Gaming Events are a Proving Ground for Future Consumers

When the Virtual Becomes Reality

In one fell swoop, the role of gaming in society has evolved from a niche bedroom pastime to a multibillion dollar industry, centered around live events — from esports to expos and much in between.

For brands, the possibility to reach legions of young, highly engaged fans is a marketing panacea. Sponsorship deals and product placement abound, sold-out stadiums the world round, enormous prize money and millions of viewing hours of streamed material.

Moreover, the world of gaming is a proving ground for brands. Take Forza for example — what’s to say the young people playing racing games today won’t want to buy supercars in the future?

So what do the uninitiated need to know about live gaming events?

Competitions vs. Expos

 Live gaming events typically fall into two categories: Competitions and Expos.

Although local competitions are still held in hotels and retail fronts, major competitions are increasingly being staged in large sports arenas. Last year, the Millennial Esports arena opened in Las Vegas and hosted the 2017 Halo World Championships.

Competitions to be aware of: League of Legends World Championships, ESL One, Call of Duty World Championships.

Expos to be aware of: Electronic Entertainment Expo (E3), Tokyo Game Show (TGS), PAX, ChinaJoy.

Traditional sport and esports are merging

With the increasing acceptance of gaming as a sport (63% of gamers believe it should be a sport), traditional sports events are also integrating an esports component in their offerings.

Super Bowl organizers host an annual Madden competition the night before the event featuring top “Madden Pros” in addition to well-known “NFL Pros” like Cam Newton and LeShawn McCoy. Esports have also been included in the schedule for the 2022 Asian Games, with many seeing this as the next step to inclusion in the Olympics. The NBA has also invested in its own esports league, the first major sports league to officially promote esports.

Why do people go?

Forget stereotypes, gamers are a social bunch. The number one thing they do at these events is meet up with friends (53%).

In fact, 62% say that gaming has helped them connect with other people, 59% say gaming brings them closer to people like them and 57% see gaming as a cultural bridge.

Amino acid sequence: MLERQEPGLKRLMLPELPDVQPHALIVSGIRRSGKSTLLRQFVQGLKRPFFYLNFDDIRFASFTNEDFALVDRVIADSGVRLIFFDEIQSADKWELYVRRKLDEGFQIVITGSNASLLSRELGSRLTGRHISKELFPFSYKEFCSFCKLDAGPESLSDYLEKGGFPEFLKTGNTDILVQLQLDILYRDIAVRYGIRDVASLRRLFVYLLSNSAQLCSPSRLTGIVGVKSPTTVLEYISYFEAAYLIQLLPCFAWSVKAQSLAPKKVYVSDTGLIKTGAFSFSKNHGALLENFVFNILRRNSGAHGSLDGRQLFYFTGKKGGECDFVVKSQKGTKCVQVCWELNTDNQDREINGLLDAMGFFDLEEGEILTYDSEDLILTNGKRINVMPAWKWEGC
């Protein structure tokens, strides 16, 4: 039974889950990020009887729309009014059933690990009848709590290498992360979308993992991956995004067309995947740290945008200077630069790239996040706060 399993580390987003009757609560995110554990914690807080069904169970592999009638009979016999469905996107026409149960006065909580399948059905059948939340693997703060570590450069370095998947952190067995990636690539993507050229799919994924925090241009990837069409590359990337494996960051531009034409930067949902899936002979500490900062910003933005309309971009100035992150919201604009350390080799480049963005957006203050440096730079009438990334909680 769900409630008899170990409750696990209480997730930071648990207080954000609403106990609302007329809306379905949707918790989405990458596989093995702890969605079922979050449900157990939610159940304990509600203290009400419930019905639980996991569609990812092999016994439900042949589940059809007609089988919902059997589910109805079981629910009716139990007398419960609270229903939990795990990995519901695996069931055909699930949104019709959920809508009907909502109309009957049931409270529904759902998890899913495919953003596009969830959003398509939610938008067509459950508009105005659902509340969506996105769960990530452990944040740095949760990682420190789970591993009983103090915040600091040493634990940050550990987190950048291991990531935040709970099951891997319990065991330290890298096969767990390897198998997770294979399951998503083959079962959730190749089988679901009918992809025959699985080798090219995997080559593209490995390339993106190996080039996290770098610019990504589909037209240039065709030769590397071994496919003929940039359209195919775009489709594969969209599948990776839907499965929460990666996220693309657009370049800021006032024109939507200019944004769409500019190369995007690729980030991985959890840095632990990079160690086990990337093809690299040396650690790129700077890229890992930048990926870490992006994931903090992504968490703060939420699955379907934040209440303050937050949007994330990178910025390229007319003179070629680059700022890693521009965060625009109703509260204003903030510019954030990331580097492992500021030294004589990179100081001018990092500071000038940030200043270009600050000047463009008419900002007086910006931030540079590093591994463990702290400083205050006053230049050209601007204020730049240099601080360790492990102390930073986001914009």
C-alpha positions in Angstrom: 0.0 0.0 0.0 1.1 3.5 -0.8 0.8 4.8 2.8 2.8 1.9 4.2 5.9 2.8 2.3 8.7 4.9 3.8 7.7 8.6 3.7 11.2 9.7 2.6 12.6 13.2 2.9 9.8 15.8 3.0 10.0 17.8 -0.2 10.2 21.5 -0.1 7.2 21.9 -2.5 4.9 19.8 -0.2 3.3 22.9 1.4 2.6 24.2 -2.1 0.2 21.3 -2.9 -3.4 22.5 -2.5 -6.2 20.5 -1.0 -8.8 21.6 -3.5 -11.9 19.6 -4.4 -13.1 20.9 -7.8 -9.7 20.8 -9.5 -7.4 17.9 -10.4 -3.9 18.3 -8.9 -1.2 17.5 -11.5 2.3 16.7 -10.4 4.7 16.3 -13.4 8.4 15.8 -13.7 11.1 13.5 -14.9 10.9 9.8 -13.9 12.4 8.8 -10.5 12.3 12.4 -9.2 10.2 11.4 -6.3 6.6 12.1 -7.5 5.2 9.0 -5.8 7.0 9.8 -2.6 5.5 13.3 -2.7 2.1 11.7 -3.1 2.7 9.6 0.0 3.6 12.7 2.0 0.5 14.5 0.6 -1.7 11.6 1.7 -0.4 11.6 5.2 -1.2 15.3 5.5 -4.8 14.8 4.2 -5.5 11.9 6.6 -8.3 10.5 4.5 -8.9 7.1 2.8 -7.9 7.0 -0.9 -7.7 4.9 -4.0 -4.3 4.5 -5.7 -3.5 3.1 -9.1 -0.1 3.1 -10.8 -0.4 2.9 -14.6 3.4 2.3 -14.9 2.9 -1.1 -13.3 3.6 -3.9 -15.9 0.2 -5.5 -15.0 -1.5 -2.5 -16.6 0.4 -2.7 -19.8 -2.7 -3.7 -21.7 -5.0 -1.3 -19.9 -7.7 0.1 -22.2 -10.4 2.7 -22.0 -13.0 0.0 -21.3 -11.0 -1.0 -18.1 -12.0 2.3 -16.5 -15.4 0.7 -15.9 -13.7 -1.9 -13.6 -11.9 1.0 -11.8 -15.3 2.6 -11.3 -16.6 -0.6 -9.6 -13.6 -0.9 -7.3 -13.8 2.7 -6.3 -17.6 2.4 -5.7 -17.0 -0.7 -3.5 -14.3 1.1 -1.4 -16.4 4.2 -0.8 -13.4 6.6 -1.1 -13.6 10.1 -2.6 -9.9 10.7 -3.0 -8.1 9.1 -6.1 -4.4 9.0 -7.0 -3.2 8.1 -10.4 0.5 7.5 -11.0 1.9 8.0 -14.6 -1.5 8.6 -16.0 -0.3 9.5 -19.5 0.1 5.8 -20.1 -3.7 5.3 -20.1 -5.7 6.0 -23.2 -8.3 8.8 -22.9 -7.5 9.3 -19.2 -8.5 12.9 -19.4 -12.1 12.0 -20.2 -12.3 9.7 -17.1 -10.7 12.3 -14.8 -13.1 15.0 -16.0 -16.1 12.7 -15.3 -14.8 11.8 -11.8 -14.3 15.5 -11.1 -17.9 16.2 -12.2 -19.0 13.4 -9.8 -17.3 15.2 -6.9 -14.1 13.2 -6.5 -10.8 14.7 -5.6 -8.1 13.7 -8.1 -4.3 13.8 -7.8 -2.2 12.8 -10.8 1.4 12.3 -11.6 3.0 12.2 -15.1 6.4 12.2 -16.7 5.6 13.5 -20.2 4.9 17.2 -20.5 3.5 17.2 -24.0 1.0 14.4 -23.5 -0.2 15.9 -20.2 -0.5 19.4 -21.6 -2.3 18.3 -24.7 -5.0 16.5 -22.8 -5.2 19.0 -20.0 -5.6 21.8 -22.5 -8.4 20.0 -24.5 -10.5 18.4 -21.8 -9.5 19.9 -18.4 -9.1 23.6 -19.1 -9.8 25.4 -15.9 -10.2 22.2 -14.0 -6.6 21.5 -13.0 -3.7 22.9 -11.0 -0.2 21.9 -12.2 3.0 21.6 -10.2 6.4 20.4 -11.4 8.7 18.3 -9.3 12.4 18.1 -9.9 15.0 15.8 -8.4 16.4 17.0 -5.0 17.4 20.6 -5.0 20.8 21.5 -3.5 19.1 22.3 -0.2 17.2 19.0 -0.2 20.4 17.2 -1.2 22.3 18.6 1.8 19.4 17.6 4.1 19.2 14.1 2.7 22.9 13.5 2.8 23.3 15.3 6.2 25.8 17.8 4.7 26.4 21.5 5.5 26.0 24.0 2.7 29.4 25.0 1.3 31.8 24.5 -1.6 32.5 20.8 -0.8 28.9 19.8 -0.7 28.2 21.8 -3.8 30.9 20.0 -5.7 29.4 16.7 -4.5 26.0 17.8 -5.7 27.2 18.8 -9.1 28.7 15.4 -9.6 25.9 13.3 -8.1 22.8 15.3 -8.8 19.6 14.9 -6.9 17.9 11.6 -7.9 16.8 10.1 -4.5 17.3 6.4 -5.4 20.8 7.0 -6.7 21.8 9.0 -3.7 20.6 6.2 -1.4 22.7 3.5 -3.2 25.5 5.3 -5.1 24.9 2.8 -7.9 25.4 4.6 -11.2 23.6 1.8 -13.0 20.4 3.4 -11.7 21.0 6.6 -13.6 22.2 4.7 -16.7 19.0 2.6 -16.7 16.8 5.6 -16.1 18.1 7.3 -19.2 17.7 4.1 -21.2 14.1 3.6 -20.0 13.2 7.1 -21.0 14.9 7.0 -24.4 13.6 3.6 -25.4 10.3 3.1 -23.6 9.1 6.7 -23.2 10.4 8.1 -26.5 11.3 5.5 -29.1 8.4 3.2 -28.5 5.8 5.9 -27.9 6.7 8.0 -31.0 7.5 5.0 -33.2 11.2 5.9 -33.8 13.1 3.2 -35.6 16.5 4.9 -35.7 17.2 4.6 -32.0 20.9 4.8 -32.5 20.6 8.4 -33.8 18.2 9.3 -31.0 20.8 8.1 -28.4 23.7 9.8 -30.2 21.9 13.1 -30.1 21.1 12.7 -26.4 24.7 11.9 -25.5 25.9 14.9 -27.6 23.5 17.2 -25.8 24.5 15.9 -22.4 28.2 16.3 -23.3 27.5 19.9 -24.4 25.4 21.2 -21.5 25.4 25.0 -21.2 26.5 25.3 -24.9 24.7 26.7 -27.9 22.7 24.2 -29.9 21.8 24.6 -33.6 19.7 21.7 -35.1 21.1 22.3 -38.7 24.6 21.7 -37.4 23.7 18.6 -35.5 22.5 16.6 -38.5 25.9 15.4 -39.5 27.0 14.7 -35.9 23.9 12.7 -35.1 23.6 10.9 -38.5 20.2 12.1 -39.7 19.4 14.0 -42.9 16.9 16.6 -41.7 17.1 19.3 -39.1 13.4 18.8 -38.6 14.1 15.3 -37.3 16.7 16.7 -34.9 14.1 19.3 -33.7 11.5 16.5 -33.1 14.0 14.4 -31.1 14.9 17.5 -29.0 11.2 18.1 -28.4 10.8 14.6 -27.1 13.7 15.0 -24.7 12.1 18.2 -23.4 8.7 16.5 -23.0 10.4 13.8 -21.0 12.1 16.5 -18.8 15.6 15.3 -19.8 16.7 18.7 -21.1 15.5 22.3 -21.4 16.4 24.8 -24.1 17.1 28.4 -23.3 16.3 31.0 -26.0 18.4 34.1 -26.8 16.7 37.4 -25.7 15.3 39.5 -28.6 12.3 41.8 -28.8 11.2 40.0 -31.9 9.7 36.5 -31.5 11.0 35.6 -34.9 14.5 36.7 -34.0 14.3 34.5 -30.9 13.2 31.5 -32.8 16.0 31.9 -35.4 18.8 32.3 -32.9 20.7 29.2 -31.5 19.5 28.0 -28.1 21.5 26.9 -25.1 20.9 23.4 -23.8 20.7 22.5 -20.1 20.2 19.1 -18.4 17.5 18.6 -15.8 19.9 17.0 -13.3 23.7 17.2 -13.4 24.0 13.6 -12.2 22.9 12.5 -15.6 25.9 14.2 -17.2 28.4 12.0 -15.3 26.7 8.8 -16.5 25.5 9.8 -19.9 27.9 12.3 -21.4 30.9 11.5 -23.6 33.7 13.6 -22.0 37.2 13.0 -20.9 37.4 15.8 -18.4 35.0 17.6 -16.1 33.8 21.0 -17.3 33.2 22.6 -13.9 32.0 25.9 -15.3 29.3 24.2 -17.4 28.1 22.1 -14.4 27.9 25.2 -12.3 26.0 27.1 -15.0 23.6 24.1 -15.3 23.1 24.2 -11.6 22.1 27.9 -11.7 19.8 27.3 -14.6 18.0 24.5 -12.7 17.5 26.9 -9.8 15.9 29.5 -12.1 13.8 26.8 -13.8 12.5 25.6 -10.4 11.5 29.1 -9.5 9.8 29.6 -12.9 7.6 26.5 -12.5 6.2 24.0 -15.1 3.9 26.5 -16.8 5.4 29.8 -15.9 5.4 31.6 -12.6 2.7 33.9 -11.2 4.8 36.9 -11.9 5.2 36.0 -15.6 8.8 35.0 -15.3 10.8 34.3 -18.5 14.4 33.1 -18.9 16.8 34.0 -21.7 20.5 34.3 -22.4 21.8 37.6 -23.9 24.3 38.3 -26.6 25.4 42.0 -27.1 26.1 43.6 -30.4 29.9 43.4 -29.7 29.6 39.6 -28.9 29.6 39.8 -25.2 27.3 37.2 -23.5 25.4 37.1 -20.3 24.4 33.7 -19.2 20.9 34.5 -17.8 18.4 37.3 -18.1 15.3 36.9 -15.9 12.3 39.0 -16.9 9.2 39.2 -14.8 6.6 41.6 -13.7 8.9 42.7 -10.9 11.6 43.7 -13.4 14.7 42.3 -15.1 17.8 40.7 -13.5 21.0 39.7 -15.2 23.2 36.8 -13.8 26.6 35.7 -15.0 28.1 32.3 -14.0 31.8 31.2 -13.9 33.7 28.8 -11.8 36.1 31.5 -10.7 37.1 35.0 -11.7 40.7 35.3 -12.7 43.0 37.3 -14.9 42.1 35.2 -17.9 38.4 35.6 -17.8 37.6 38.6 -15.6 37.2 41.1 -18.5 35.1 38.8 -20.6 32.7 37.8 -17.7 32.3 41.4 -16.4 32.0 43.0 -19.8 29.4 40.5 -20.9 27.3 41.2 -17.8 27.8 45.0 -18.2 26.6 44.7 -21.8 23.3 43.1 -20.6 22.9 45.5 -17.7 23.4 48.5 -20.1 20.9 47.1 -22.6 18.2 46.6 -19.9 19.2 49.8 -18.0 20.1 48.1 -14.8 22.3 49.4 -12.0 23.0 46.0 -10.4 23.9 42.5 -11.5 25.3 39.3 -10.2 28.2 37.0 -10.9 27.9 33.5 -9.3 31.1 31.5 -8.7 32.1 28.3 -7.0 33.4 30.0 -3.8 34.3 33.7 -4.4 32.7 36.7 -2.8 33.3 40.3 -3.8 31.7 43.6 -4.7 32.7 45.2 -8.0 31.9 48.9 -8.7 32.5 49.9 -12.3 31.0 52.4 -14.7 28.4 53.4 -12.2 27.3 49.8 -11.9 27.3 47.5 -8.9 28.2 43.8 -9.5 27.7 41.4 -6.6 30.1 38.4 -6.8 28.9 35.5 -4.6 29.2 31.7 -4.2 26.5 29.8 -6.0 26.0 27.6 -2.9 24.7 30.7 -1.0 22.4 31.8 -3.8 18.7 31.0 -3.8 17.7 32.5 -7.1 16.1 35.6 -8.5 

A further 48% of attendees say they go to watch a competition, 44% visit a gaming sponsor, exhibit or experience, and 40% say they buy video gaming related products.

Who are they?

Live events offer the opportunity to reach a young, high income audience that is willing to spend money to travel to large cities to attend. Although the audience at live events skews male, there is a contingent of female fans at these events (1-out-of-3 are likely to be female).

It is important to keep in mind that just as the gaming population is diverse, so is the live event population. Everything from the type of event to game genre can impact the makeup of the audience.

We have more in our recent whitepaper about who attends what events – and what might be best for your campaign.

Brands at gaming events

Brands are an integral part of the live event experience for gamers.

59% of attendees say they have interacted with a brand at a live gaming event. And, a brand’s presence is welcome—68% of gamers believe brands are good for the gaming industry and half would like to see more brand sponsorship in the gaming world.

However, brand interactions can definitely be improved. Just one third (32%) are completely satisfied with the sponsorships and advertising at live events, with attendees generally finding non-endemic brand booths basic and bland. Overall, only 43% feel player and team sponsorships are authentic. Clearly, there is opportunity to improve.

Here are some things to think about:

  • A unique, interactive experience with relevant content is guaranteed to attract crowds: At San Diego Comic Con, lines for experiences tied to popular properties went out the door and were hours long. Partnering with a rights holder to generate unique content can help create engagement with your brand.
  • Do not rely on stereotypes: Gamers are a diverse demographic, ranging from young to old and male to female—and nothing annoys gamers more than brands who resort to old stereotypes of who a gamer is.
  • One size does not fit all: Fans of the different properties are different from each other. Activating around a MOBA property (i.e., League of Legends) will be able to get creative around the activations. A brand activating around a shooter event (e.g., ESL One) should focus more on offering fans something that will help their own game play.
  • Don’t sell—let them engage: Fans don’t want to feel pressured to buy something. Instead, let them understand your “brand experience” through unique activations. Avoid simple sign ups.
  • Give fans what they want: Fans accept advertisers as necessary and even desirable in order to “legitimise” events. However, fans want something in return for their eyeballs. This could be in the form of a unique experience, making the event more comfortable for them, SWAG, pre-sales, or a financial commitment to their favorite players
Luke D'Arcy

Luke D'Arcy

UK President at Momentum Worldwide
Luke D’Arcy was named President of Momentum UK in 2016. Previously he had been Chief Marketing Officer from 2014-16, and before that, Chief Growth Officer from 2011-14. In 2009 he joined Virgin to help launch the Virgin F1 brand globally. D’Arcy in 2006 become a partner of Iris Worldwide. In 2003 D'Arcy first joined Momentum as Marketing Director, helping the agency grow its profile and new business performance nationally and internationally with wins like Bacardi, BMW MINI, Kraft and Intel. D'Arcy sits on the 4A's New Business Committee and has been nominated as an agency innovator by The Internationalist in 2014.
Luke D'Arcy

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